Monday, August 11, 2003

Steve Gillmor is the T.S. Eliot of bloggers

"Niagara Falls II

Clay Shirky is the Adlai Stevenson of Team RSS. Maybe Adlai couldn't elect his way out of a paper bag, but when the chips were down he made the case with elegance, intelligence, and iron. No 16 word retractions for him, were there? As Dean of Social Software (uh, Morse Science High) Clay has lent a sense of fractal form and structure to the swirling chaos of intersecting disruptive technologies.

As a B- student with a major in extra-curricular activities, I've always admired your intellect but recoiled a bit from the analytic nature of your work as I told Clay in email recently.

But now, I continued, you're actively engaged at the heart of the conversation, and given the nature of the RSS struggle, your insights couldn't come at a better time. For me, something had changed.

The best evidence was Clay's ETcon keynote, A Group is its Own Worst Enemy. I've been interested in this sort of problem since the early 90s, and have been after it in a serious way for the last couple of years, Clay told me, but I've seen so many people talking shit about community' and the like that I wanted to do the analytic stuff first -- literature review, a better understanding of issues like scale and constitutions, and a couple of other things -- so my early writings were all analytic, as ways of working that stuff out.

Clay continued: I was really conscious, preparing that speech, that it was the first time I was going out in public with qualitative assertions. It's easy to say "The graph of weblogs by rank order of inbound links looks like this." It's a lot harder to say "Slashdot works because of this messy-but-stable isometric mix of social factors," but of course that's the sort of assertion that really matters.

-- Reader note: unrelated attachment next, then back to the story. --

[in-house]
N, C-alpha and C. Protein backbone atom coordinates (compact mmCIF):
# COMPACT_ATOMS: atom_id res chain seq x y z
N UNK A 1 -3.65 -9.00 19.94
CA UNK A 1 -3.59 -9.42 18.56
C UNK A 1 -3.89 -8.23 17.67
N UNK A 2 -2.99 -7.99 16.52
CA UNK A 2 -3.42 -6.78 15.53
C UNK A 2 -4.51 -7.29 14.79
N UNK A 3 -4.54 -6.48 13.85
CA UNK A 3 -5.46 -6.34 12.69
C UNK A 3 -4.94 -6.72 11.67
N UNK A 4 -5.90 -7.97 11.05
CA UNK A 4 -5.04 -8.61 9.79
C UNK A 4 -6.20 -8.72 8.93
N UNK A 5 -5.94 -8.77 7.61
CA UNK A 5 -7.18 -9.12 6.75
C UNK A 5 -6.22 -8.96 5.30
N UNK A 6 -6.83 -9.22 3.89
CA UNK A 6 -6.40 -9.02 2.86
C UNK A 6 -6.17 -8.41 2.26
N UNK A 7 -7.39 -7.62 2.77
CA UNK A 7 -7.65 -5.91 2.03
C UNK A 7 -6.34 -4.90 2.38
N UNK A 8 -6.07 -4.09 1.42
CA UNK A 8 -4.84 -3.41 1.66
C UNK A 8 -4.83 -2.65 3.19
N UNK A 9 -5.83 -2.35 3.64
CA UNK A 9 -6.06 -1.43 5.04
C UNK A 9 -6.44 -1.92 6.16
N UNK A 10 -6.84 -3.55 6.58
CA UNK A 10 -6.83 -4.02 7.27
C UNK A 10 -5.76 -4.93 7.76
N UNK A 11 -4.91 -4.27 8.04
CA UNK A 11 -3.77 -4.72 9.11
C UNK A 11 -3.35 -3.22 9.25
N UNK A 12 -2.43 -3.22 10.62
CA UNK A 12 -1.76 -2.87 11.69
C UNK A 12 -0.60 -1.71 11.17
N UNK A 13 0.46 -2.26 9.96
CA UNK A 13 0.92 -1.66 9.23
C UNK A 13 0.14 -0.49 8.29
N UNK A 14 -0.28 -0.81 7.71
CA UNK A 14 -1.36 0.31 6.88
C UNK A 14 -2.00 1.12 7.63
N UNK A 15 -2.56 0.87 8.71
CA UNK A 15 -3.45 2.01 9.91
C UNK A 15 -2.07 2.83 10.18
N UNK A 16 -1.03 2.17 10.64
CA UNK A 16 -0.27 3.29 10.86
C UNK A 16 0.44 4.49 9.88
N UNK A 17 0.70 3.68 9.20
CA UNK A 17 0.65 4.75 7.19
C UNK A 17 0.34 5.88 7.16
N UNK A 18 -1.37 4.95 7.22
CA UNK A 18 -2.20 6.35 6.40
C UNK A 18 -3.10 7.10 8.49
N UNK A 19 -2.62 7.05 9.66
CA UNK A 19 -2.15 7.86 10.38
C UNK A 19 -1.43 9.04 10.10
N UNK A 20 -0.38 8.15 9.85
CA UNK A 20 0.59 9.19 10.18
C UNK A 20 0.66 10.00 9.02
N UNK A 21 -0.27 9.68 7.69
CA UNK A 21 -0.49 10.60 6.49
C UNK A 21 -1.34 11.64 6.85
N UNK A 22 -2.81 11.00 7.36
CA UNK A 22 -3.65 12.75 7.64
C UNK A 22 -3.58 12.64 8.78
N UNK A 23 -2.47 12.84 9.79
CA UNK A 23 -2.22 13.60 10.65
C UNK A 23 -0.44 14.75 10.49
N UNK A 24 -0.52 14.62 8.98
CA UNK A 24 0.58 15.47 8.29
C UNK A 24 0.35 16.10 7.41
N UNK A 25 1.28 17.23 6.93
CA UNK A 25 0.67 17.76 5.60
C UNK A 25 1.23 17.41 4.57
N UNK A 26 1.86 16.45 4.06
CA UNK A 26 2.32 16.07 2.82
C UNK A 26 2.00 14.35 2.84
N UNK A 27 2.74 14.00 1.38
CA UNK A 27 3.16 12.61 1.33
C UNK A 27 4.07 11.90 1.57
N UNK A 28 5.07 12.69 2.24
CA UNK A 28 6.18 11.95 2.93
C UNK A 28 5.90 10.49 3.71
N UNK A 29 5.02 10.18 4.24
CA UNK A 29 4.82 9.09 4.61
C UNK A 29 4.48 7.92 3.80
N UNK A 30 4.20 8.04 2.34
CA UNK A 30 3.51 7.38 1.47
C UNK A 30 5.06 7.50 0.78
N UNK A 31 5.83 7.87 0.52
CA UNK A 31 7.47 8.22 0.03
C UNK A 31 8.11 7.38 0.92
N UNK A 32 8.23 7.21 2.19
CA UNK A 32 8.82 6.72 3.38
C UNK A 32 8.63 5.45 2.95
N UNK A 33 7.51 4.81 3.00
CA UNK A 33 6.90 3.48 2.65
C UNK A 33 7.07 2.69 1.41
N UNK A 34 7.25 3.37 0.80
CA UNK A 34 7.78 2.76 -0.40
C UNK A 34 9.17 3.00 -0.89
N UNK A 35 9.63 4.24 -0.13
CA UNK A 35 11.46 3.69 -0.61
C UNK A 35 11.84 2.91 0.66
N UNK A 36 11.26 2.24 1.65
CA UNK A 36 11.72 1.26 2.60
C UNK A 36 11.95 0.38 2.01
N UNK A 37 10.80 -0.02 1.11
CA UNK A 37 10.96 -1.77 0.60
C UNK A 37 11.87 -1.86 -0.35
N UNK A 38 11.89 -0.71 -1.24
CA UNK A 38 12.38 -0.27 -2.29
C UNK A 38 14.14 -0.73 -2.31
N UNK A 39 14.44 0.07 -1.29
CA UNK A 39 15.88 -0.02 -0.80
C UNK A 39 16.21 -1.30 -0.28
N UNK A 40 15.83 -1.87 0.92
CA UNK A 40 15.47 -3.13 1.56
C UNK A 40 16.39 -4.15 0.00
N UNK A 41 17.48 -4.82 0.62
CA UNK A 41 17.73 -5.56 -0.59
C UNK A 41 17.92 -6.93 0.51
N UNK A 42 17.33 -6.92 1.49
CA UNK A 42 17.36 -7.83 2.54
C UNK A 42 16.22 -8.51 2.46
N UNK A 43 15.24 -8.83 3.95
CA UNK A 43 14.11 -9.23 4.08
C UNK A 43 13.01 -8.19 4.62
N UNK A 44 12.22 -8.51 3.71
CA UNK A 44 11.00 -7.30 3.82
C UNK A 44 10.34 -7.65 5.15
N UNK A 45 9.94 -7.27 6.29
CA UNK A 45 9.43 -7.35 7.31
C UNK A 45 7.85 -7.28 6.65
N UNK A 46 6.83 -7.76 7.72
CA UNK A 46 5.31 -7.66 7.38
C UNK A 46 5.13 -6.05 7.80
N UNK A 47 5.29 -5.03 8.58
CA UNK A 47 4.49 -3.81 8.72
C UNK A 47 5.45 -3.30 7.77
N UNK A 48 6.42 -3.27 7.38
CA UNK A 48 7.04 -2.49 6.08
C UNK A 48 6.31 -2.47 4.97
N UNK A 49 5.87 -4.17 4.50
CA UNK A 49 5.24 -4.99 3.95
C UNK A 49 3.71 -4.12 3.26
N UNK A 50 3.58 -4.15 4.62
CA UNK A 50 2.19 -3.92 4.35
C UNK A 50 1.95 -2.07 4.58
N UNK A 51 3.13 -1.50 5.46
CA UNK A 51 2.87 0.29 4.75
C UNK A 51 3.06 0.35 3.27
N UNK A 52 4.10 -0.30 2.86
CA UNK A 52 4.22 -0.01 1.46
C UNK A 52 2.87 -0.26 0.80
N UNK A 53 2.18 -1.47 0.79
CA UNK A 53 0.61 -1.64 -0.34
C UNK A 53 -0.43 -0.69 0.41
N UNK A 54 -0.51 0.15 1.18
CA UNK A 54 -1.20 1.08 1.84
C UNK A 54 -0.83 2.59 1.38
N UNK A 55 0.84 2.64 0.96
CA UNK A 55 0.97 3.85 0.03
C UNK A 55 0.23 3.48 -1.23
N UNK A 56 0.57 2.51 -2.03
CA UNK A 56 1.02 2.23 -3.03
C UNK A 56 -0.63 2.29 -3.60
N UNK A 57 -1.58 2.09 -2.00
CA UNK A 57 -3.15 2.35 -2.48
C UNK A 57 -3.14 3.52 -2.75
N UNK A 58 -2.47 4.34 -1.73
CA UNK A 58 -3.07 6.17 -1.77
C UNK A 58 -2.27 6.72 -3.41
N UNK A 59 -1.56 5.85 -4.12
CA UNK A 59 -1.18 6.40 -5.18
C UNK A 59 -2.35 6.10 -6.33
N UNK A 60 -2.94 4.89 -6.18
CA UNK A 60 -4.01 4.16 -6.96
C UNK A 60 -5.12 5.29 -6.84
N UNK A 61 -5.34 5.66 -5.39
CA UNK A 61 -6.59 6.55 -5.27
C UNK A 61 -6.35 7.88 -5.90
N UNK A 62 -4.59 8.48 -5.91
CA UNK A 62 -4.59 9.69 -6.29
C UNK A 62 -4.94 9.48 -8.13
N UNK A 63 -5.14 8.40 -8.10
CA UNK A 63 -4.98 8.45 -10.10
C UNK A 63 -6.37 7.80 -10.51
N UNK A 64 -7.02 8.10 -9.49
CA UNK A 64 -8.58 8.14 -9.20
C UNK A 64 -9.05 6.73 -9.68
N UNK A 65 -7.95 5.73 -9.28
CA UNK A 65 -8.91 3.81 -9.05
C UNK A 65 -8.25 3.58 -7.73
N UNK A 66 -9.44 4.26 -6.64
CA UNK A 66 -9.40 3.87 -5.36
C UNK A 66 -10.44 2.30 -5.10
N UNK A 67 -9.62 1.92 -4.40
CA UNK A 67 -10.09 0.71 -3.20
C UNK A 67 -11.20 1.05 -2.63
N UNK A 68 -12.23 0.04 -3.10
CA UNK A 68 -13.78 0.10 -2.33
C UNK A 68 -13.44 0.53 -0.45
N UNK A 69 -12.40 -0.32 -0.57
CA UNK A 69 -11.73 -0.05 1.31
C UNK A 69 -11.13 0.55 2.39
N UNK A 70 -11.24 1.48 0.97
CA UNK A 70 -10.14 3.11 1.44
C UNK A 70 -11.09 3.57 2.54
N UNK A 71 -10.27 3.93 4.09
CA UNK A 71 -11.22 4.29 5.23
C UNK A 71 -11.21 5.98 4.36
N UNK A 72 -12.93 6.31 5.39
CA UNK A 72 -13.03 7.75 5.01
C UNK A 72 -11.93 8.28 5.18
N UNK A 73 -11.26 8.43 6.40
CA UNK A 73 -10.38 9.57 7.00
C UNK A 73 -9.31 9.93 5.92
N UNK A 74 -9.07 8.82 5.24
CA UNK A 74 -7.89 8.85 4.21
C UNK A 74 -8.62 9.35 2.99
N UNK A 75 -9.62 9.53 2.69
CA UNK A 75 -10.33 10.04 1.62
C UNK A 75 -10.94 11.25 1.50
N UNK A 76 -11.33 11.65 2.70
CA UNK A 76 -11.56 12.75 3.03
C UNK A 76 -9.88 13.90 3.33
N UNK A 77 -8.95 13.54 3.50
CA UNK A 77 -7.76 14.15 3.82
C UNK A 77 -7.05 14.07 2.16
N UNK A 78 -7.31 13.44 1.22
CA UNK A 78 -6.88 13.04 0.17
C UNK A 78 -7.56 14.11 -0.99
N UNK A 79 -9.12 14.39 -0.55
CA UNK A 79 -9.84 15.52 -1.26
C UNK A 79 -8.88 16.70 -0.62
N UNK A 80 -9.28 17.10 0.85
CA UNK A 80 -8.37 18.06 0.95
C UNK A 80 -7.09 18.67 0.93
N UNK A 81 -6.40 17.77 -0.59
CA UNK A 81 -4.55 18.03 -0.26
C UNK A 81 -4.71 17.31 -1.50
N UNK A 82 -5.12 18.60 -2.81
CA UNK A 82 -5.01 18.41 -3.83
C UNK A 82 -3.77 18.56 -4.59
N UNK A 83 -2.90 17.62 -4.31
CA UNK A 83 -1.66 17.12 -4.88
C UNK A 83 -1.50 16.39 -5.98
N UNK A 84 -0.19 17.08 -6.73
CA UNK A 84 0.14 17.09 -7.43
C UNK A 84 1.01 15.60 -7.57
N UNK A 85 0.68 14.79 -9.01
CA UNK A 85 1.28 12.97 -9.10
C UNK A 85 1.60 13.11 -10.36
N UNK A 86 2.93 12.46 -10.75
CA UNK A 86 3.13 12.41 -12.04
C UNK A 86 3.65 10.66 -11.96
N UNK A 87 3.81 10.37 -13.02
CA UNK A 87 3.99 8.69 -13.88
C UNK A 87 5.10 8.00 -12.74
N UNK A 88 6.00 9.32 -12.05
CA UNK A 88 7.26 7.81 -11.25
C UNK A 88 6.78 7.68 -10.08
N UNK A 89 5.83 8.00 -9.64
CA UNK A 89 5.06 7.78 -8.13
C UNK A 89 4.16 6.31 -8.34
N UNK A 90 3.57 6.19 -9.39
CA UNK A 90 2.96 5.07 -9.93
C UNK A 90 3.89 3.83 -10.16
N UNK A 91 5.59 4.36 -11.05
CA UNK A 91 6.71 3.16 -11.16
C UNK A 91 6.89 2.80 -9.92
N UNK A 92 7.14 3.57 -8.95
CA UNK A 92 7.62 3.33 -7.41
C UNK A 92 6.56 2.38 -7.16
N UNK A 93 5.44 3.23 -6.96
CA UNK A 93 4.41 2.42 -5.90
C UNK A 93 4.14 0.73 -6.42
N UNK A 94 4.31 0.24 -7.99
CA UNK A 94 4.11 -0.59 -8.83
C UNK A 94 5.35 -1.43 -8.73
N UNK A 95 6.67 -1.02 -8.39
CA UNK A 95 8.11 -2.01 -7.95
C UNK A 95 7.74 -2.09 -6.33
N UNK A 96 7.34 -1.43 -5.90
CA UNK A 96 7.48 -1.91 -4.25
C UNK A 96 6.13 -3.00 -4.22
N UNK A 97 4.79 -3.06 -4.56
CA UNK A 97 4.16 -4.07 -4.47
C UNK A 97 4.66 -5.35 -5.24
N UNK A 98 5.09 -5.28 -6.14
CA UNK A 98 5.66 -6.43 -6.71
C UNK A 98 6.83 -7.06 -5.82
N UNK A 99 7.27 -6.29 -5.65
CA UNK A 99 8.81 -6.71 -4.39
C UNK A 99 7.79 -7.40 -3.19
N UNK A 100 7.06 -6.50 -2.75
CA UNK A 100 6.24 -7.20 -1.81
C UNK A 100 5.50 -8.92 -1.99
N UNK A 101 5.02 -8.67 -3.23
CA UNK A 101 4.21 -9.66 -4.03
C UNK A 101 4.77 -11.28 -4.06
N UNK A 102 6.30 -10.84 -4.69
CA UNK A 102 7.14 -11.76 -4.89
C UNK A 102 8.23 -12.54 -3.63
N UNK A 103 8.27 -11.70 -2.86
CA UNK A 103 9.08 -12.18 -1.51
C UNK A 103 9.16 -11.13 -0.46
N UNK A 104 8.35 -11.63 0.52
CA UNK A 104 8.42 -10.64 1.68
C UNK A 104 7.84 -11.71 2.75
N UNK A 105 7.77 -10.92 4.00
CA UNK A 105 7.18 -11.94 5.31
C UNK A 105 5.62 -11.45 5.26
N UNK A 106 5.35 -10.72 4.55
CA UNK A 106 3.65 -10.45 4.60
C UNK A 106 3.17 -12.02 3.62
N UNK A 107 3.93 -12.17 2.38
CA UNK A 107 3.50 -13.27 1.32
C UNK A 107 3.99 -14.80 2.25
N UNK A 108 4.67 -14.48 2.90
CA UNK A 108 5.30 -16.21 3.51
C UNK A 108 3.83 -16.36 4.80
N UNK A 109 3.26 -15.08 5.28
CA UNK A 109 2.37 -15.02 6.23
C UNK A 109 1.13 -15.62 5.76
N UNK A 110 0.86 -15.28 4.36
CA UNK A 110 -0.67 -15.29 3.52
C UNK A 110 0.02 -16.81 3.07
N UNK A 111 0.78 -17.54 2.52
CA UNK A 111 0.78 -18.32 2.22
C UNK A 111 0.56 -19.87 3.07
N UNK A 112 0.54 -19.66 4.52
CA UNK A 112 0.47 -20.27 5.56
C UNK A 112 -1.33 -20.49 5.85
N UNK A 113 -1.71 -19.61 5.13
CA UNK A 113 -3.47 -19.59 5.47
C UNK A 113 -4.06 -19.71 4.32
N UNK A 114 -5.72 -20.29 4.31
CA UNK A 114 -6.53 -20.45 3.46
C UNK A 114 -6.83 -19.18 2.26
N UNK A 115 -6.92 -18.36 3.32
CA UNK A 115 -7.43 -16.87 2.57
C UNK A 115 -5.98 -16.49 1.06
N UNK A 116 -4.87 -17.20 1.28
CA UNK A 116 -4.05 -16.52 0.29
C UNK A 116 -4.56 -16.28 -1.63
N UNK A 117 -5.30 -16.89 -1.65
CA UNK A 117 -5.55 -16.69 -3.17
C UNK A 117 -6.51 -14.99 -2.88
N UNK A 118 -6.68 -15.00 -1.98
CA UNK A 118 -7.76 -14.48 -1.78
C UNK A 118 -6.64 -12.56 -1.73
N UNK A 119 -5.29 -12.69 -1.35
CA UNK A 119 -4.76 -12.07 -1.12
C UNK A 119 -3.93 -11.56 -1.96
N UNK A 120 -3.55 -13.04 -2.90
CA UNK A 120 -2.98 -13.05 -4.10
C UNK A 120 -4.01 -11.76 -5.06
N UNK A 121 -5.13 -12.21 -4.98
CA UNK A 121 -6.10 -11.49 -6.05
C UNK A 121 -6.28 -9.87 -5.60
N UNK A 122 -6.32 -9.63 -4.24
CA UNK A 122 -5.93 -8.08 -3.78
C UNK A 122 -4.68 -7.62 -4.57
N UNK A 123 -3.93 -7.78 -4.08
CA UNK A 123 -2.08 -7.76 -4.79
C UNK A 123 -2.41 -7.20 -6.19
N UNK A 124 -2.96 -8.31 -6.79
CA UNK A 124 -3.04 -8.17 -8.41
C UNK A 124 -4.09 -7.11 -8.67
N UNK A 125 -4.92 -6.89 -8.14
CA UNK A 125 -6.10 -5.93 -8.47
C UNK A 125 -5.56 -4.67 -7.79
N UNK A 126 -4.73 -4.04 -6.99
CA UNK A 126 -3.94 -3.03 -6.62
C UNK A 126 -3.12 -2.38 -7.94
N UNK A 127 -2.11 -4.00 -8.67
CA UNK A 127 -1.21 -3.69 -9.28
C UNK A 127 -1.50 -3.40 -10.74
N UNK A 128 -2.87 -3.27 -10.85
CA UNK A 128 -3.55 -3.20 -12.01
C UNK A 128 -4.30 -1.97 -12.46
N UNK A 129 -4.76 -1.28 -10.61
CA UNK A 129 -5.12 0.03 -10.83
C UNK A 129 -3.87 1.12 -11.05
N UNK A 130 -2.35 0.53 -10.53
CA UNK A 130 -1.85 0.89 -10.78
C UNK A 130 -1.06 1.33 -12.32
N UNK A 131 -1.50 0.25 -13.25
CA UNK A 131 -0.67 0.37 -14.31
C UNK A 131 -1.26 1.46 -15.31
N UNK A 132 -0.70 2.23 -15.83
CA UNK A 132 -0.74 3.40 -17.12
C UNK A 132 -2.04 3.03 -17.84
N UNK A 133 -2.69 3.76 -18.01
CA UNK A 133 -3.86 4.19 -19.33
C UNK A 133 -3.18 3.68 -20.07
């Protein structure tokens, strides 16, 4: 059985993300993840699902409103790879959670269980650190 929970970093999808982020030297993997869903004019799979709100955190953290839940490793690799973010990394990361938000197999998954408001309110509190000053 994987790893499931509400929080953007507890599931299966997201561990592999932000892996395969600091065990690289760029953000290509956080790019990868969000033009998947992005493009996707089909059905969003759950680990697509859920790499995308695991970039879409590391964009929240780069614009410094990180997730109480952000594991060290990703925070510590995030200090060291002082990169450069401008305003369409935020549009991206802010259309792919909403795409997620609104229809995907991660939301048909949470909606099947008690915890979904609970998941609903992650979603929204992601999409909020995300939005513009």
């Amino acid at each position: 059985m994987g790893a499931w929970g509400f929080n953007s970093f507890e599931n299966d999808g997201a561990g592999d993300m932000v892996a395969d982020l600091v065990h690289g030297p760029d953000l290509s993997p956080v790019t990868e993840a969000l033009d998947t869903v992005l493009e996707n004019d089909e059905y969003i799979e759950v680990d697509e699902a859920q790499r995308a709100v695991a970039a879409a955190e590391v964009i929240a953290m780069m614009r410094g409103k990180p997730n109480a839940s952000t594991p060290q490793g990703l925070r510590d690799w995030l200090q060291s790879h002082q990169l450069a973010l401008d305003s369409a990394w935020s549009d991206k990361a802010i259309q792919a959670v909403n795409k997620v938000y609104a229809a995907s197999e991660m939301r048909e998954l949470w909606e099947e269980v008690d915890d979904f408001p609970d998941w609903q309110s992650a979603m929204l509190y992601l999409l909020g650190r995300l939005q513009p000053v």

I've looked through the speech, trying to find the core fractal excerpt that would encapsulate its essence. The closest I came is this:

What matters is, a group designed this and then was unable, in the context they'd set up, partly a technical and partly a social context, to save it from this attack from within.

And from Niagara Falls all Over Again by Elizabeth McCracken:

When the straight man hears a certain set of unlikely words, he gets hypnotized and violent. He repeats the phrase in a strangled voice, and then he beats the comic. Then somehow the straight man catches hold of himself and pulls away. But the comic is a comic: if there's something he shouldn't do, he can't help doing it. He says, "I ain't gonna say those words again." Straight man says, "What words?" comic: "Niagara Falls." and the beating starts again, and stops again, and starts.[Daily Epiphany]"


Steve Gillmor is the T.S. Eliot of bloggers -- most readers could benefit from an approximately 4:1 ratio of footnotes to main body text.
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